Reyes, H. L. M., Foshee, V. A., Niolon, P. H., Reidy, D. E., & Hall, J. E. (2016). Gender Role Attitudes and Male Adolescent Dating Violence Perpetration: Normative Beliefs as Moderators. Journal of Youth and Adolescence, 45(2), 350-360. 10.1007/s10964-015-0278-0
Rusinko, H., A. Bradley, and J. Miller. (2010). Assertiveness and attributions of blame toward victims of sexual assault. Journal of Aggression, Maltreatment & Trauma, Vol. 19 No. 4, pp 357-371.
Ryan, K. M. (2011). The relationship between rape myths and sexual scripts: The social construction of rape. Sex Roles, 65(11-12), 774-782.
Ryan, K.M. (2004). Further evidence for a cognitive component of rape. Aggression and Violent Behavior, 9(6): 579-604.
Ryan, Kathryn M., and Jeanne Kanjorski. (1998). The enjoyment of sexist humor, rape attitudes, and relationship aggression in college students. Sex Roles, May, Vol. 38, Iss. 9/10.
Sakalh, N. (2001). Beliefs about wife beating among Turkish college students: The effects of patriarchy, sexism, and sex differences. Sex Roles, 44(9/10): 599-610.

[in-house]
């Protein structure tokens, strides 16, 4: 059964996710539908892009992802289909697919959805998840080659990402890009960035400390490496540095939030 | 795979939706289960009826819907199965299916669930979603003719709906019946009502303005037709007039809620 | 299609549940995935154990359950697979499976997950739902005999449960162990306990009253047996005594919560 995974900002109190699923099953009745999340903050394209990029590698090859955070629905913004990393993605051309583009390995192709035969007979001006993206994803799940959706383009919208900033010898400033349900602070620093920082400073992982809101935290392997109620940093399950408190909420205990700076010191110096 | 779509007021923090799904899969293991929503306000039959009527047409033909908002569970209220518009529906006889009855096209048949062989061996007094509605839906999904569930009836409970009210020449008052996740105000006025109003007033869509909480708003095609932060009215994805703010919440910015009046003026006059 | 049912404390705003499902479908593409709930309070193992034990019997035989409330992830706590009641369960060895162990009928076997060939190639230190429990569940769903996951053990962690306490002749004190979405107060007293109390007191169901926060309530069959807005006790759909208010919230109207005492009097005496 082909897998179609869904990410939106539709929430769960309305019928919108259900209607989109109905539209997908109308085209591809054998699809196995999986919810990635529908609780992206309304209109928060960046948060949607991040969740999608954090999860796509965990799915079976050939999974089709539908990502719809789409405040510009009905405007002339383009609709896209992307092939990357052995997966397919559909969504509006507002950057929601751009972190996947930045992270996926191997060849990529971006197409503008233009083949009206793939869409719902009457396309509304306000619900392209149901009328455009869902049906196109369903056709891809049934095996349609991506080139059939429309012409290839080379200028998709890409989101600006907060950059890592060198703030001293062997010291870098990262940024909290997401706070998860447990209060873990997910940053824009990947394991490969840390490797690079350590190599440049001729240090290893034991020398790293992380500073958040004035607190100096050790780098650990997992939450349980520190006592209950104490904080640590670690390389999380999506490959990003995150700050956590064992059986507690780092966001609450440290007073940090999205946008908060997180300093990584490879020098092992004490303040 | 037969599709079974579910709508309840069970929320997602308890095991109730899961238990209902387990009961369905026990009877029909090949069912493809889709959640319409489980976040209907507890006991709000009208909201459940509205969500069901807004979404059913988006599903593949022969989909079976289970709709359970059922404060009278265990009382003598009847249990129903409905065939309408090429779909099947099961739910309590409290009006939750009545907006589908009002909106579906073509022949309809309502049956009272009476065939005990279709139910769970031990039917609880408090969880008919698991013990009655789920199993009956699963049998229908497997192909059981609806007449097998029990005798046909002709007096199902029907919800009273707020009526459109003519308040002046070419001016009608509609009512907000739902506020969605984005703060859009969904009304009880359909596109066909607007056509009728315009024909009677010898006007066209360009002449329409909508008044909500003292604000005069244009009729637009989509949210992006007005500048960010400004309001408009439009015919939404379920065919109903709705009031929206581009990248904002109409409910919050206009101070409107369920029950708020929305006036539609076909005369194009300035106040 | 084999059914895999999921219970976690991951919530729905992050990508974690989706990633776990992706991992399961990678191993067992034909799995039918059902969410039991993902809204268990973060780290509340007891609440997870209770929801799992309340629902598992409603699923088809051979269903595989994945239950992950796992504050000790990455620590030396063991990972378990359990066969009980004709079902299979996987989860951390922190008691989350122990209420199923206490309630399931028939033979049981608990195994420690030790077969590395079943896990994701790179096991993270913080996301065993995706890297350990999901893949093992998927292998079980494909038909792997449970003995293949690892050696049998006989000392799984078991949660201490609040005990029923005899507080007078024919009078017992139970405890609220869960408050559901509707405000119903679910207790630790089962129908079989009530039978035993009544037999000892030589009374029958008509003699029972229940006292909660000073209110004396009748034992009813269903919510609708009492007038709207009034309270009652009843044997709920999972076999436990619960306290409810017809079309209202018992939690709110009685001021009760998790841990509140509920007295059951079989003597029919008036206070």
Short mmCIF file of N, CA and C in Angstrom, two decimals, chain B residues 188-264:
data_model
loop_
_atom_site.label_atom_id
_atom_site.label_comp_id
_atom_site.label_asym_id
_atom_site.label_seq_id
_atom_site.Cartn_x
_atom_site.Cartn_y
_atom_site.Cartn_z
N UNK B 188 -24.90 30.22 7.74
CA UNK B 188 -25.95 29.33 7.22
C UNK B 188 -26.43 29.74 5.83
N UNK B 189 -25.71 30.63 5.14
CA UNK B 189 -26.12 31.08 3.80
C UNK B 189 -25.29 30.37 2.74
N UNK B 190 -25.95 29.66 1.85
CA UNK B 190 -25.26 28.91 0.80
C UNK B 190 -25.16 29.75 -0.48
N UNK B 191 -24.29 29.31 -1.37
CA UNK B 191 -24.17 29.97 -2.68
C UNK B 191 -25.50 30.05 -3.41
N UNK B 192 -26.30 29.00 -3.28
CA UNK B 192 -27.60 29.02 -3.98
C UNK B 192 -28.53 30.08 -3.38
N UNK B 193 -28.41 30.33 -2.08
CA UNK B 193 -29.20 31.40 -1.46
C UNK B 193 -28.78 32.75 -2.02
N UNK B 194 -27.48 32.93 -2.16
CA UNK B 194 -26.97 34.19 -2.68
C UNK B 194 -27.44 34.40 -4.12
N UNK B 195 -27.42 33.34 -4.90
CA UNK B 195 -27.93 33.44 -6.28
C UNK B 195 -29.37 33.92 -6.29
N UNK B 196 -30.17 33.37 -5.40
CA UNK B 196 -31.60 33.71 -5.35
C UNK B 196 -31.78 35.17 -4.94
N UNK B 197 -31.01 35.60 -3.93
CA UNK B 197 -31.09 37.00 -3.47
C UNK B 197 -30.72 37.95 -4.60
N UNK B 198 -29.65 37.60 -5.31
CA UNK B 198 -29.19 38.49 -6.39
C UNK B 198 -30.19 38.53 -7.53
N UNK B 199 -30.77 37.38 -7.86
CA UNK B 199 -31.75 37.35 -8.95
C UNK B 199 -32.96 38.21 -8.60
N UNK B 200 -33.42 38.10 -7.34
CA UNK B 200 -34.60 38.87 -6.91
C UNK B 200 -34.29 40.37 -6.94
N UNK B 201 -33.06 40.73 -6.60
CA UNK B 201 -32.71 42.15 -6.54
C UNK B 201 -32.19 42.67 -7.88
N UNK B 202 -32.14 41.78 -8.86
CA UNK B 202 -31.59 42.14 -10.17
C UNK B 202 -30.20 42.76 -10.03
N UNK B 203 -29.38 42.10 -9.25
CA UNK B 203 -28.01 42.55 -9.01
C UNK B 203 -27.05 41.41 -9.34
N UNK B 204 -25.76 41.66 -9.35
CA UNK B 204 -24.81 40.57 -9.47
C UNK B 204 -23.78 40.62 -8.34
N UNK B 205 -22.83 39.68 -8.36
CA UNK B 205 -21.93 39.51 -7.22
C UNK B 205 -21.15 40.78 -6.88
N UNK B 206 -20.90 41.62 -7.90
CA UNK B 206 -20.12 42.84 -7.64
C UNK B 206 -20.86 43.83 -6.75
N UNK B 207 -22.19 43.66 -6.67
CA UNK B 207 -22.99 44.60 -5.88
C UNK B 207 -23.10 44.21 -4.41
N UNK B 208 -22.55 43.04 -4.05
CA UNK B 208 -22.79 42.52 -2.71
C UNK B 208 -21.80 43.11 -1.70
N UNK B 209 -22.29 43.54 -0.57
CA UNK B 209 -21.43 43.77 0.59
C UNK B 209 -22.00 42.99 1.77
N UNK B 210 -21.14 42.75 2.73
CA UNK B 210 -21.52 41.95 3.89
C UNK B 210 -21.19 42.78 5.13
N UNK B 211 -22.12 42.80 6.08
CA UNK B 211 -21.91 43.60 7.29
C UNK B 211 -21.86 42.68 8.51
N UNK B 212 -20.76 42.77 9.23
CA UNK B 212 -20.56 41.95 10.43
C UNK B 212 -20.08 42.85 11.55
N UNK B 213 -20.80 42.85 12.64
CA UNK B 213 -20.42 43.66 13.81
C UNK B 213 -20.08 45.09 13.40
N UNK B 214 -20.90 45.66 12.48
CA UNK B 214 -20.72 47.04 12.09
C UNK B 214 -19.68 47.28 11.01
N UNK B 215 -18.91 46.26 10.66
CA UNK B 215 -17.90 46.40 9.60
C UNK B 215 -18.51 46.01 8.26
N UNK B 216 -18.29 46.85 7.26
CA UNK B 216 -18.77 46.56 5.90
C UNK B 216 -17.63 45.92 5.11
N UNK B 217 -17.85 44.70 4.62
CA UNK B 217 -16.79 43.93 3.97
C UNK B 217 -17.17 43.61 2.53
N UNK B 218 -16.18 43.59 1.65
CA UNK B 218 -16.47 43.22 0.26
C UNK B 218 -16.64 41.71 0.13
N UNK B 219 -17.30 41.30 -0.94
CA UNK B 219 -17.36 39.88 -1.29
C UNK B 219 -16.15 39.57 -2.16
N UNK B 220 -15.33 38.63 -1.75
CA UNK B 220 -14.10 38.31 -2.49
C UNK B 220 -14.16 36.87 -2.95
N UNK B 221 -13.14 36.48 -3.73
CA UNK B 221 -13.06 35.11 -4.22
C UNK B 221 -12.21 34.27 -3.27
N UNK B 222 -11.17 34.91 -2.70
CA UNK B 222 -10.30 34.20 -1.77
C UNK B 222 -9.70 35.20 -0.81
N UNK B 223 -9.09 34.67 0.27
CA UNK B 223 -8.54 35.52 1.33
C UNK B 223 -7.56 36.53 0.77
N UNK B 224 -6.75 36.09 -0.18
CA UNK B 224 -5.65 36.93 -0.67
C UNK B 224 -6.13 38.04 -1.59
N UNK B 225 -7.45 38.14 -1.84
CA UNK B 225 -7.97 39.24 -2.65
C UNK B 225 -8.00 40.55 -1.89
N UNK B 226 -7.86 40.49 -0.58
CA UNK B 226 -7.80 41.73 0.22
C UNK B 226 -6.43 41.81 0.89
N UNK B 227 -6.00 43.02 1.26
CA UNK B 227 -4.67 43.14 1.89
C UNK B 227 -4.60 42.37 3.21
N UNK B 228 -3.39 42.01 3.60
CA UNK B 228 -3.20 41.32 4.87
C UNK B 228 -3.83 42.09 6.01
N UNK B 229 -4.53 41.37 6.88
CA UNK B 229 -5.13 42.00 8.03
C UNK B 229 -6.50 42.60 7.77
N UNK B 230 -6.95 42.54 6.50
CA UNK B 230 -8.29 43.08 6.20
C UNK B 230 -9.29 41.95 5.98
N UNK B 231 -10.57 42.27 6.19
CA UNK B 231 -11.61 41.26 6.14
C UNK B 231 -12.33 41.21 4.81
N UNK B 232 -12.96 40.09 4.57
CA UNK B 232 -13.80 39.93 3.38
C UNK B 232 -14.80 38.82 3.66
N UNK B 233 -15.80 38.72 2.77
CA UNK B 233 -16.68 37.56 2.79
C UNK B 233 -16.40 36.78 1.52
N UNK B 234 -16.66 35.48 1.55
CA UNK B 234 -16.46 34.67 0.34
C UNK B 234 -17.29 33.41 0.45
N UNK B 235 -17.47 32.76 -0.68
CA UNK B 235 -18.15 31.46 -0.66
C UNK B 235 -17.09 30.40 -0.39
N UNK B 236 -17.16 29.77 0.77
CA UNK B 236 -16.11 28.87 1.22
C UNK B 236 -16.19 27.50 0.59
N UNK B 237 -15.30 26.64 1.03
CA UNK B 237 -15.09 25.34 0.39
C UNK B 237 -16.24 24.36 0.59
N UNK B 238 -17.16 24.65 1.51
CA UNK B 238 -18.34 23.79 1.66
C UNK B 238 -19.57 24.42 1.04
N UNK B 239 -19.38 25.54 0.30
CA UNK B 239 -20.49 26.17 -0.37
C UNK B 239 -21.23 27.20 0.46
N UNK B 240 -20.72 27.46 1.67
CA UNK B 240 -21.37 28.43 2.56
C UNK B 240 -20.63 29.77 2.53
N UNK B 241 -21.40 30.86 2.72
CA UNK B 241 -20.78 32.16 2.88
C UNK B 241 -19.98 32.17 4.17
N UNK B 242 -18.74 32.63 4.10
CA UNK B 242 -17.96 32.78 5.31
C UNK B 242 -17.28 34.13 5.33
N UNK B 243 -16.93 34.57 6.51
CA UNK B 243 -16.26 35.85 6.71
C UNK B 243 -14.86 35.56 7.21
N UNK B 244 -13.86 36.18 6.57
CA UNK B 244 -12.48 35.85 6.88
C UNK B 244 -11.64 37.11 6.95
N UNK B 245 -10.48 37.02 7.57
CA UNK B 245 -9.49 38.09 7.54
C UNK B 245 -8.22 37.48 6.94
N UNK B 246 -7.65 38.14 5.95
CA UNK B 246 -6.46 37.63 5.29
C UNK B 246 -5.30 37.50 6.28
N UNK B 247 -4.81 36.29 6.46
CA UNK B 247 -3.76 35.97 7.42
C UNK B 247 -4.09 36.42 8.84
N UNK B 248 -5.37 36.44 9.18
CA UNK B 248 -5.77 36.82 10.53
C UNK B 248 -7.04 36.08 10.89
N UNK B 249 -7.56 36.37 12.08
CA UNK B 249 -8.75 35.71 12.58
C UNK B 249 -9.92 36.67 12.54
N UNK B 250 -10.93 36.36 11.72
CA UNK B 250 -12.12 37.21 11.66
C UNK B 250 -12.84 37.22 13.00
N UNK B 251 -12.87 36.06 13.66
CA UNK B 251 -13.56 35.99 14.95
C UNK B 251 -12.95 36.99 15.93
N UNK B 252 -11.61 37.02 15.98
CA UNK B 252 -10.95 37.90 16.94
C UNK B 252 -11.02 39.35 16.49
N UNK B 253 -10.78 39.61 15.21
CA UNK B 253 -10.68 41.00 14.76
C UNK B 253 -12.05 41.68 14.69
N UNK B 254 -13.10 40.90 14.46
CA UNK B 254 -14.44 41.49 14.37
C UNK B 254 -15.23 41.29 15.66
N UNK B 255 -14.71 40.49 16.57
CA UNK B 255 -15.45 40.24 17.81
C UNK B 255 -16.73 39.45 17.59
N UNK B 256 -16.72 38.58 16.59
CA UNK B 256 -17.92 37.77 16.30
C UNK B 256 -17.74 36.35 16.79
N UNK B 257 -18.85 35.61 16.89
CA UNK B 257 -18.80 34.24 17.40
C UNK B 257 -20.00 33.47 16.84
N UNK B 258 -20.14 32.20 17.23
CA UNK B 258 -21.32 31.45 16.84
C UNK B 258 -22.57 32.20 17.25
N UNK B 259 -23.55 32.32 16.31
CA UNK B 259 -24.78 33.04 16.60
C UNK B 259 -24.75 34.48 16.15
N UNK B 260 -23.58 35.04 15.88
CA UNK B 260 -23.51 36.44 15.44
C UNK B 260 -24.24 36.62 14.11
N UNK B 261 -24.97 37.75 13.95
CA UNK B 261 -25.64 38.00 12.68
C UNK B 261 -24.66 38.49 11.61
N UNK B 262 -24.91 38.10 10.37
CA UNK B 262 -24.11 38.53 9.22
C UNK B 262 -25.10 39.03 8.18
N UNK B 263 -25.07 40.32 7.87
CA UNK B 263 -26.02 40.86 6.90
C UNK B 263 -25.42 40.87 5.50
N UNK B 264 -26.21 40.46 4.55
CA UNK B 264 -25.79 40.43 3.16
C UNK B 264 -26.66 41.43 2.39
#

Sarmiento, I. (2011). Rape Stereotypes and Labeling: Awareness of Victimization and Trauma. Psychol. Rep; 108(1): 141-8.
Saucier, D.A., Strain, M.L., Hockett, J.M., & McManus, J.L. (2015). Stereotypic beliefs about masculine honor are associated with perceptions of rape and women who have been raped. Social Psychology, [ahead-of-print].Sawyer, R.G., E.E. Thompson, and A.M. Chicorelli. (2002). Rape myth acceptance among intercollegiate student athletes: A preliminary examination. American Journal of Health Studies, 18(1): 19-25.
Schaeffer, Ann M., and Eileen S. Nelson (1993) Rape-supportive attitudes: Effects of on-campus residence and education. Journal of College Student Development, May; 34(3): 175-179.
Schneider, L.J., L.T. Mori, P.L. Lambert, and A.O. Wong. (2009). The Role of Gender and Ethnicity in Perceptions of Rape and Its Aftereffects. Sex Roles, 60(5-6): 410-421.
Schumacher, J. A. and A. M. Smith Slep (2004). Attitudes and Dating Aggression: A Cognitive Dissonance Approach. Prevention Science 5(4): 231-231-243.
Schumacher, Julie A., and Amy M. Smith Slep. (2004). Attitudes and Dating Aggression: A Cognitive Dissonance Approach. Prevention Science, Dec., Vol. 5, Iss. 4.